February 25, 2009

A Follow-Up Thought

Following up on the thought from the 23rd...,

To grant special exemptions (from the need to obey laws that protect other human rights) on the basis of religion creates a hierarchy of rights in which religion trumps everything else. This is, precisely, a form of establishment of religion.

Tobias Stanislas Haller BSG

9 comments:

Anonymous said...

YES. But that is, for some, the goal. Not religion generally, either. THEIR religion.

IT

Mary Clara said...

Yup!

JCF said...

Hear, hear.

David |Dah • veed| said...

I realize what prompts this "thought," but I am not sure where you wish to go with this.

It seems that to have true freedom of religion, then the religionists would need to have the freedom to practice what they believe. That has gone so far in your country that your courts have granted the Native American Church use of hallucinogenic substances in its ritual. Something which is generally illegal. The line appears to be drawn at human life. No one would be allowed human sacrifice. Even certain sects are constrained by local jurisdiction when the health and safety of their own children are concerned.

I am comfortable with allowing religious institutions to discriminate. If their beliefs are racist, within their organization they can racially discriminate. If their beliefs are anti-homosexual, then within their organization they can discriminate on sexual issues.

Over at Friends of Jake, there was a short discussion on this topic. I did not track with some of what was opinionated. One example involved a janitor employed by a religious institution. The example was that if the janitor married a same sex partner in a state where same sex marriage was legal, and that the religious institution should be legally bound to provide the same sex spouse with benefits. I disagree. In fact I am sure that a religious institution that had anti-homosexual beliefs would have somewhere in their employment practices that they do not knowingly employ homosexuals. The moment the janitor married a same sex partner and applied for spousal benefits, he would be knowingly in violation of the employment policy and no longer employable by the religious institution, making the spousal benefits a moot point.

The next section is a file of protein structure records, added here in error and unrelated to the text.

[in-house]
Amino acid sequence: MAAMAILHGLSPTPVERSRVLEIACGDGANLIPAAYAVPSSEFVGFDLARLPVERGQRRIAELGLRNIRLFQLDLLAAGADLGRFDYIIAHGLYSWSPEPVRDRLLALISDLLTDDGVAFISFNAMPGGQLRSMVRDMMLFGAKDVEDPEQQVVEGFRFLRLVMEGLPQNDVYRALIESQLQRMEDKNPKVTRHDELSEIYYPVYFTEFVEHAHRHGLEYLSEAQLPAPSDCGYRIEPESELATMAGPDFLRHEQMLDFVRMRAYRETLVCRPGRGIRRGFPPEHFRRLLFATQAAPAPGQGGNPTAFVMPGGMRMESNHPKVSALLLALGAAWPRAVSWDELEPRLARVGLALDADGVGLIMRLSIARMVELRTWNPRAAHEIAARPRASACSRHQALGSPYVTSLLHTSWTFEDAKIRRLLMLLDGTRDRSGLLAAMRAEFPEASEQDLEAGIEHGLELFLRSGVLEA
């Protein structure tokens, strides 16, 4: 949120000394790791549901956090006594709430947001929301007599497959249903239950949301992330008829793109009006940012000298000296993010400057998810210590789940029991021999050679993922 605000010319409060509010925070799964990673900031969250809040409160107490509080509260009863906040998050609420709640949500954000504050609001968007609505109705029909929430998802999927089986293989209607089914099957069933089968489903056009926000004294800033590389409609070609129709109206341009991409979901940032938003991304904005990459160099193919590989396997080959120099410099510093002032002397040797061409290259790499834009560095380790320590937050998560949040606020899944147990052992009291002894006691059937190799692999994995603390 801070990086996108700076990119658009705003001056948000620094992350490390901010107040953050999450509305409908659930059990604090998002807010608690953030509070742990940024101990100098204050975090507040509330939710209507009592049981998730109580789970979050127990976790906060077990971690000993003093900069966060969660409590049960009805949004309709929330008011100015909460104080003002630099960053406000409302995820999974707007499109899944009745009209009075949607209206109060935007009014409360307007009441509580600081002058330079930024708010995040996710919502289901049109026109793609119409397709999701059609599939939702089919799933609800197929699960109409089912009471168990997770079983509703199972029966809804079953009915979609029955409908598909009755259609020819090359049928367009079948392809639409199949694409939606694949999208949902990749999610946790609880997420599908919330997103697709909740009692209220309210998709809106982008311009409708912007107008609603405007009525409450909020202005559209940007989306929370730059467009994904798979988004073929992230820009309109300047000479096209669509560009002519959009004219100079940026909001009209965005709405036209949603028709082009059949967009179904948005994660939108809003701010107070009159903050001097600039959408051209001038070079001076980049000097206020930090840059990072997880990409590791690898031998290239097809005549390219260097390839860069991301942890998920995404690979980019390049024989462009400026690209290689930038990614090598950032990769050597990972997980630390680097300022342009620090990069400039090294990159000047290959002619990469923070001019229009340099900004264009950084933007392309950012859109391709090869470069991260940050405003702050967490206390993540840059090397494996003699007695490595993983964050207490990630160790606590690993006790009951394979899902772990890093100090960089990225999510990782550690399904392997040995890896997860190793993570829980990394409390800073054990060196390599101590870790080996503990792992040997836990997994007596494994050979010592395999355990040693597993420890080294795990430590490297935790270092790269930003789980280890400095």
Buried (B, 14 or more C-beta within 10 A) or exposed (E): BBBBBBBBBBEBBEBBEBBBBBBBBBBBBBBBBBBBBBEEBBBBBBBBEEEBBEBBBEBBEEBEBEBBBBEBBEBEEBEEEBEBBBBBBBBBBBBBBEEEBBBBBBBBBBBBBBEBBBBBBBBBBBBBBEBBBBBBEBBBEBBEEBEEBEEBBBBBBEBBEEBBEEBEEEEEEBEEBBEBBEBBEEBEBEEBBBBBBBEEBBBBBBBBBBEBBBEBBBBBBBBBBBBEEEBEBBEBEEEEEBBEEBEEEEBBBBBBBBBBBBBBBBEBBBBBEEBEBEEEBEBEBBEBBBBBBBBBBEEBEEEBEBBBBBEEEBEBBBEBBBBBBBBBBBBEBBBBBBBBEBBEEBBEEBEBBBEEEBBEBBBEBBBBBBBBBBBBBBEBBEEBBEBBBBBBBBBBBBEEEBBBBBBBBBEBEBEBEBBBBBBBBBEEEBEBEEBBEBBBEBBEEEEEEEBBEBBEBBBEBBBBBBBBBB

Tobias Stanislas Haller said...

Thanks for the comments.

Dahveed, I think I am generally on track with you. The largely unspoken consideration that plays a large part in the US is tax status. Religious entities that have a status whereby their supporters receive a tax-deduction for contributions already have one significant (and often ignored) restriction: the prohibition on advocating for legislation or elections. As I say, the former is widely ignored (how many times do RC entities speak out officially on abortion issues) but gets dicier in the support of candidates.

The other issue, more to my point, is to what extent is that janitor's life (and that of his husband) relevant to the teaching and work of the religious entity? And how does providing a mandated benefit infringe the church's right to teach what it teaches or believe what it believes? As an analogy (I admit imperfect, but WTH) I am required to pay taxes even though some of my tax dollars go to support things of which I disapprove on religious grounds. I am still free to oppose those things, but not to withhold my taxes. (Though a few people do that as a symbolic gesture, but it seems to me a Pyrrhic one.)

At the same time, that religious body can govern its clergy or leadership, to enforce that they teach and act in accordance with the doctrine of that church -- and could defrock or dismiss or discipline such a leader (i.e., one who entered a same-sex marriage in a state where legal) and I would say they have that right. I mean, the RCC can choose not to ordain women to ministry regardless of the anti-discrimination laws, as this is a "purely religious" aspect of the church as church. But the janitor?

Now, I can see there is a grey area between the boiler-room and the pulpit: school teachers, office workers and personal assistants, etc. And as with all such gray areas there will be some ambiguity. Perhaps a policy statement such as you suggest would clarify this for the state's benefit.